This briefing brings together data from the OECD DAC, which provides complete and verified ODA data, and therefore an important and detailed picture of what has been happening to aid. Preliminary top-level data for donor ODA has been made available for 2021 following the OECD DAC April 2022 data release. Fully disaggregated OECD DAC data is, however, published at least a year in arrears, meaning that the latest detailed aid data is available only up to 2020. This briefing uses both forms of data where it is available. The OECD DAC data for the UK shown in this paper is in £s, constant 2021 prices; where data is compared with other DAC donors, values are shown in US$.

The International Aid Transparency Initiative (IATI) is a global initiative working to improve the transparency of development and humanitarian resources that address poverty and crises. It is a voluntary standard to which many major donors publish, although timeliness, frequency and quality of reporting vary by reporting organisation. Data published by the FCDO to IATI allows near real-time insight into where and how financing is being provided to recipients up until the end of 2021. IATI cannot provide a comprehensive picture of total UK ODA, however, the FCDO publishes to a sufficient level of quality and disburses 72.3% of total UK ODA.[9] This enables critical analysis of near real-time trends, providing a vital early warning system on current UK aid spending. In this briefing, we use the term ‘aid’ to refer to ODA.

IATI and OECD DAC data for FCDO closely align but do not match exactly. Where specified, the FCDO IATI data is based on bilateral allocations only and therefore does not contain core contributions to multilateral organisations, the majority of which cannot be attributed to a sector or recipient. This allows for consistency with the approach used with the OECD DAC data for the relevant analysis. Further, current prices are used when analysing IATI data due to the focus on cuts between 2019 and 2021. In addition to looking at long term trends, this analysis includes a focus, where relevant, on changes between 2019 and 2021, when possible, to cover the trends after the merger and the decision to reduce UK ODA/GNI to 0.5%.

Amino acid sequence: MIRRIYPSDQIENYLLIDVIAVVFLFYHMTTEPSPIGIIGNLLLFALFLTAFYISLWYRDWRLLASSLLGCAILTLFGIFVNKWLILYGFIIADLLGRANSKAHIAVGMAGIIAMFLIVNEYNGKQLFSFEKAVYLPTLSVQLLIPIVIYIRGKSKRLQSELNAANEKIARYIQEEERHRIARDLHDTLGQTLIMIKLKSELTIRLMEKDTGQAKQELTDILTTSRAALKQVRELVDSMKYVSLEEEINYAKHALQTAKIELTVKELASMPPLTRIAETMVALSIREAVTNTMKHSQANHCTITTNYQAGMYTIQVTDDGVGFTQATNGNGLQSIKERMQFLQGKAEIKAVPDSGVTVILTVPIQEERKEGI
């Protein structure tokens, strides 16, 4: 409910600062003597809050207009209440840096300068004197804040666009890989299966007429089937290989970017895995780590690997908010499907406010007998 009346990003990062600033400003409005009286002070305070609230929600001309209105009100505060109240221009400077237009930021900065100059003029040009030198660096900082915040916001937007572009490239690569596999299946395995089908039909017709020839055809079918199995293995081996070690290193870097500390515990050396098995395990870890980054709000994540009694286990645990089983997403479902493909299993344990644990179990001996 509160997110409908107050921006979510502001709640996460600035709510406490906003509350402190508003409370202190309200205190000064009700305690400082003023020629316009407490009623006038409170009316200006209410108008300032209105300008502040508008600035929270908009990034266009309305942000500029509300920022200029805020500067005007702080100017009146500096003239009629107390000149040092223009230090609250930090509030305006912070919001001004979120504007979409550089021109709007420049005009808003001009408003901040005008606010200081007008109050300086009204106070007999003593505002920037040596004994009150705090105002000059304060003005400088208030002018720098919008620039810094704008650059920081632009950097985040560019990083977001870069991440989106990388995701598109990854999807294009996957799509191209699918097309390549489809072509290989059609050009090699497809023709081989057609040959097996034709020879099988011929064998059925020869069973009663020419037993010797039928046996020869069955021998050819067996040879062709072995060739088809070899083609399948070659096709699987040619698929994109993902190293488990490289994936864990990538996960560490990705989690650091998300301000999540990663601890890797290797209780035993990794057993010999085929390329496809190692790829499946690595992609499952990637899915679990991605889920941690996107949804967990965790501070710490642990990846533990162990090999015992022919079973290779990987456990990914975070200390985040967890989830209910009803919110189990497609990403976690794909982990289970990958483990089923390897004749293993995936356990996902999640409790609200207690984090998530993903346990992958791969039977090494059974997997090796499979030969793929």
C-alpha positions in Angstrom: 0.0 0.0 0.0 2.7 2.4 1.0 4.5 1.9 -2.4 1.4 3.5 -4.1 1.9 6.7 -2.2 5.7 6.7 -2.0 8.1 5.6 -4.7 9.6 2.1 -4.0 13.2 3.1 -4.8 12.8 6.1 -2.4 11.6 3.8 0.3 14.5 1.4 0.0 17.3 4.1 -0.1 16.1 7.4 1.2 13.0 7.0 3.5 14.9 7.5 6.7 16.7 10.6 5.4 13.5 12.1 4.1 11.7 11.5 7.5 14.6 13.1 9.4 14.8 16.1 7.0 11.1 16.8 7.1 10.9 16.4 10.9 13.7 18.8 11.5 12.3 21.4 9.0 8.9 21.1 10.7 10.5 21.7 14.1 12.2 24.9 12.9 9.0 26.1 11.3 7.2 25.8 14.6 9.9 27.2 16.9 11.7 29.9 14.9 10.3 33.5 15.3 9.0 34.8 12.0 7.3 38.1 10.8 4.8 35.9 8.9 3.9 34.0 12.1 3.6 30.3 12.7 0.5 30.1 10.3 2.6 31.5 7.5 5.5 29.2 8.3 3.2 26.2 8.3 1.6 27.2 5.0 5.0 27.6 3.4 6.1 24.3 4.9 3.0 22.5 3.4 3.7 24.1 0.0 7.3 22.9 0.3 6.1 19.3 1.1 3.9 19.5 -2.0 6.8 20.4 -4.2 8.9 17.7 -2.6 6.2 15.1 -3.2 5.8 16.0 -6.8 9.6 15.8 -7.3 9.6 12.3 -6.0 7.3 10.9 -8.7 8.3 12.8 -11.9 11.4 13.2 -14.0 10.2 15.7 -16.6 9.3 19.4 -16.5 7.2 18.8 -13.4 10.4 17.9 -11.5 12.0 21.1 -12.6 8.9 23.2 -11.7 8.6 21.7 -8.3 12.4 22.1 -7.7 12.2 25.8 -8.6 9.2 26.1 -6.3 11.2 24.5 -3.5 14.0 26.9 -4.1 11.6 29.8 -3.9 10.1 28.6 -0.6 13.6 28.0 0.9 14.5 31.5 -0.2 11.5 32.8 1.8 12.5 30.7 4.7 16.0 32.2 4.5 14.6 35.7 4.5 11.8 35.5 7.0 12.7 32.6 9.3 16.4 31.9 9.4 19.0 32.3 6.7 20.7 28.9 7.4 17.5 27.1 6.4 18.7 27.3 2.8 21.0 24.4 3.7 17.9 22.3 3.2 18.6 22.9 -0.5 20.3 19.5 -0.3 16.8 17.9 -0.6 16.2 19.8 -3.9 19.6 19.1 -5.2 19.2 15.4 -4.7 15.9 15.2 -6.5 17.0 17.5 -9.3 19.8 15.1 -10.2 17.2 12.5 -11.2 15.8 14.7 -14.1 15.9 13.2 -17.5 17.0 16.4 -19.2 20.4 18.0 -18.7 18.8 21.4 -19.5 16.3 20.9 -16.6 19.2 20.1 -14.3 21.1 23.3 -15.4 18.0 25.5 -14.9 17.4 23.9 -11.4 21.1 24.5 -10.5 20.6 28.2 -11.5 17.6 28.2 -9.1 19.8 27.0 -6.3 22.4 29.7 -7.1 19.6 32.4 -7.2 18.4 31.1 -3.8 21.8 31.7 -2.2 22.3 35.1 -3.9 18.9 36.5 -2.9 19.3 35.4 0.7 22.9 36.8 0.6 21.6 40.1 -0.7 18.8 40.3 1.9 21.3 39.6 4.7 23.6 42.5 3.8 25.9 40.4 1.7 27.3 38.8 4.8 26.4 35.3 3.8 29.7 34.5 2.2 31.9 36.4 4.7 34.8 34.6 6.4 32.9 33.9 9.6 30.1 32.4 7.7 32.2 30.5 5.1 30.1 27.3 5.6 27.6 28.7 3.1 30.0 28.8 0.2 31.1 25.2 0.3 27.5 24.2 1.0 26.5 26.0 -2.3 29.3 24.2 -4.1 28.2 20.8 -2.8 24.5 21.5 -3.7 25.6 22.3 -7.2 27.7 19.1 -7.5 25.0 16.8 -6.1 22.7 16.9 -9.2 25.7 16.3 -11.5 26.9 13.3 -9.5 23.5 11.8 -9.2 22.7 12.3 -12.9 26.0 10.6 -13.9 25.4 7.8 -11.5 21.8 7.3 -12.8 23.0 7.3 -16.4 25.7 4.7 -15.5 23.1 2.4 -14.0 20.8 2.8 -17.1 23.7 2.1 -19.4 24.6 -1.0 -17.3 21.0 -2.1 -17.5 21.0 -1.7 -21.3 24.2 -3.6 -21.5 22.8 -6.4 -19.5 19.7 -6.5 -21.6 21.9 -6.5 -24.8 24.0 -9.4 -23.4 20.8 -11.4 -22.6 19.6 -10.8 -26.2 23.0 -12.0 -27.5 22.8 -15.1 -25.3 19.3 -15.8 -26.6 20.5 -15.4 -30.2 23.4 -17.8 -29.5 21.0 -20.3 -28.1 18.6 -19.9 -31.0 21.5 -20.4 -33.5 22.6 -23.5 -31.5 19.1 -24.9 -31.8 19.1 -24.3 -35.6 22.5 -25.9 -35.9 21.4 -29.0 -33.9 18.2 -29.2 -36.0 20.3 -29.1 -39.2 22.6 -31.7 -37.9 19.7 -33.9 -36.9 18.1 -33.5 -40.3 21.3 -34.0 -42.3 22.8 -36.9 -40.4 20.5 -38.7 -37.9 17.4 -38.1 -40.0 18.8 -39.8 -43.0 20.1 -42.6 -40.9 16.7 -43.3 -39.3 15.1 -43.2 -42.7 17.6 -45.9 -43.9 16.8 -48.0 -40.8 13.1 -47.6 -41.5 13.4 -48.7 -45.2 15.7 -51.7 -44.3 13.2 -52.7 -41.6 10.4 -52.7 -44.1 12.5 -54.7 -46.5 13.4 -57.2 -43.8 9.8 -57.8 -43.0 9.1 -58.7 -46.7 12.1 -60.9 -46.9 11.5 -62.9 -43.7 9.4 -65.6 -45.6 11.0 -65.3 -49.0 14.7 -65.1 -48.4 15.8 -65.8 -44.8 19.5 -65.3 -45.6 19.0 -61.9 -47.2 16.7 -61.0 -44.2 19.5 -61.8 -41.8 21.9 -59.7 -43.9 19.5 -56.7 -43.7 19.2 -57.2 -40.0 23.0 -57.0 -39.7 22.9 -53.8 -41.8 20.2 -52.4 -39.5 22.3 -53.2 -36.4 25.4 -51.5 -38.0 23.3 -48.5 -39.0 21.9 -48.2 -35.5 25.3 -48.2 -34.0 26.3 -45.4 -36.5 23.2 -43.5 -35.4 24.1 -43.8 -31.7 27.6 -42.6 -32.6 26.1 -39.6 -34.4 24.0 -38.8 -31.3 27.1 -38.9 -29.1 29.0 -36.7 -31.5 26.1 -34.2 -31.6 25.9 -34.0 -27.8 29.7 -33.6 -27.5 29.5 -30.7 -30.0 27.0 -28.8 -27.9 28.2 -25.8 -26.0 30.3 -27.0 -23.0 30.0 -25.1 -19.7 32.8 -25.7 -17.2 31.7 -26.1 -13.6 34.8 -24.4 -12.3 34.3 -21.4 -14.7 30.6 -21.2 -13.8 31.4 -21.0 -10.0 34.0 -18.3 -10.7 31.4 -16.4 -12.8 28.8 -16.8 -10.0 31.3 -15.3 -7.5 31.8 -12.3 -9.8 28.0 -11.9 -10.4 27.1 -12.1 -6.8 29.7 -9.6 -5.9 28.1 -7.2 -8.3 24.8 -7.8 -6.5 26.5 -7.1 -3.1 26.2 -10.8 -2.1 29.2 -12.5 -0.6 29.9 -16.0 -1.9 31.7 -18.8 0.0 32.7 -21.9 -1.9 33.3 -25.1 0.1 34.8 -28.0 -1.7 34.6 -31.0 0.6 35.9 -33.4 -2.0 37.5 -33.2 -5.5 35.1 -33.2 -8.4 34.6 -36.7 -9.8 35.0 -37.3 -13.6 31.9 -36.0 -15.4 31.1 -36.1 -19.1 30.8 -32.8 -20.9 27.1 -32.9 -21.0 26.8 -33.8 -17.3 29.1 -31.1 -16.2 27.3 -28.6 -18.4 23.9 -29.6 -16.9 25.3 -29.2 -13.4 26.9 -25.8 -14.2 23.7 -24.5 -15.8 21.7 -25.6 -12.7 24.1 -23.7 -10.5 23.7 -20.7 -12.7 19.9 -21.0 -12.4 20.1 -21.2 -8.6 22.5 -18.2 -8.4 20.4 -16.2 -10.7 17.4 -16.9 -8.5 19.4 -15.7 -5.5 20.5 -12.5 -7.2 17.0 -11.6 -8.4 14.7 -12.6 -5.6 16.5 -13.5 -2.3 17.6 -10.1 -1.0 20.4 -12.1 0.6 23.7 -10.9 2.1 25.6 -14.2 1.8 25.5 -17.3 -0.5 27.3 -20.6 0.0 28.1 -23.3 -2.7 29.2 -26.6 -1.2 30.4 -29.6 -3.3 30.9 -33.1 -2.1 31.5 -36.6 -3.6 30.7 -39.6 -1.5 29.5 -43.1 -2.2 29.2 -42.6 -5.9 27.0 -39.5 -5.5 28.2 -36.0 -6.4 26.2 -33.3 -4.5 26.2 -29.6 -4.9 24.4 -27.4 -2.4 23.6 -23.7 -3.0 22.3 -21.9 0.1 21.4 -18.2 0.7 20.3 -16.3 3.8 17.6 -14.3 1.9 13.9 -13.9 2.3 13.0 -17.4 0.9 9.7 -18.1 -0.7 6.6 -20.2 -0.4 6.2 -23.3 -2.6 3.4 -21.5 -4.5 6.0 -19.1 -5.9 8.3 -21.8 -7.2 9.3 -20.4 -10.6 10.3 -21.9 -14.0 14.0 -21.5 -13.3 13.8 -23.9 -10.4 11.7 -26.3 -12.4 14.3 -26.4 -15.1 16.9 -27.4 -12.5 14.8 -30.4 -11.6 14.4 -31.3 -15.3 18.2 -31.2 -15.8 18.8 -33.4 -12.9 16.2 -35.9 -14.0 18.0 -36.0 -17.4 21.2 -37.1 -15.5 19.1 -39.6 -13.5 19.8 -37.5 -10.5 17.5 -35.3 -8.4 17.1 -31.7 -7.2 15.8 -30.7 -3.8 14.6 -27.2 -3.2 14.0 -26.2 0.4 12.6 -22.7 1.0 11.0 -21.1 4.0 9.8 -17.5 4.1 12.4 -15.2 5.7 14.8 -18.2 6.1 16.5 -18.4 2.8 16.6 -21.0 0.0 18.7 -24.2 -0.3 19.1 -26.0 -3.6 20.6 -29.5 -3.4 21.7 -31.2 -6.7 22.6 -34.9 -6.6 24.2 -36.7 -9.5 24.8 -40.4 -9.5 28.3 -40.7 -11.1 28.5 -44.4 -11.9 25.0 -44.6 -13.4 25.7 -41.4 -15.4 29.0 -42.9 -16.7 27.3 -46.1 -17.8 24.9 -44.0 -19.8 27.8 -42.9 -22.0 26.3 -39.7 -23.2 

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Key findings

Overall trends in UK ODA

The UK was the 5th largest DAC donor by volume in 2021 and 9th most generous by ODA/GNI ratio

In 2021, the UK was the 5th largest donor, behind the US, Germany, Japan and France, down from 3rd in 2020. The UK fell from 6th to 9th most generous donor by ODA/GNI measure.

UK aid grew at the lowest rate of all G7 countries between 2010 and 2021

Aid from the UK had grown by 54% between 2010 and 2019, however, the recent decreases mean the growth rate since 2010 was set back and stood at 38% by 2020 and 9% by 2021, relative to growth between 2010–2021 of 16% in US ODA and 129% in Germany’s ODA.

UK aid fell by 28% between 2019 and 2021

Two years of successive cuts resulted in a 28% decrease in UK ODA by 2021 from peak levels in 2019. Between 2019 and 2021, ODA fell from £15.9 billion to £11.5 billion.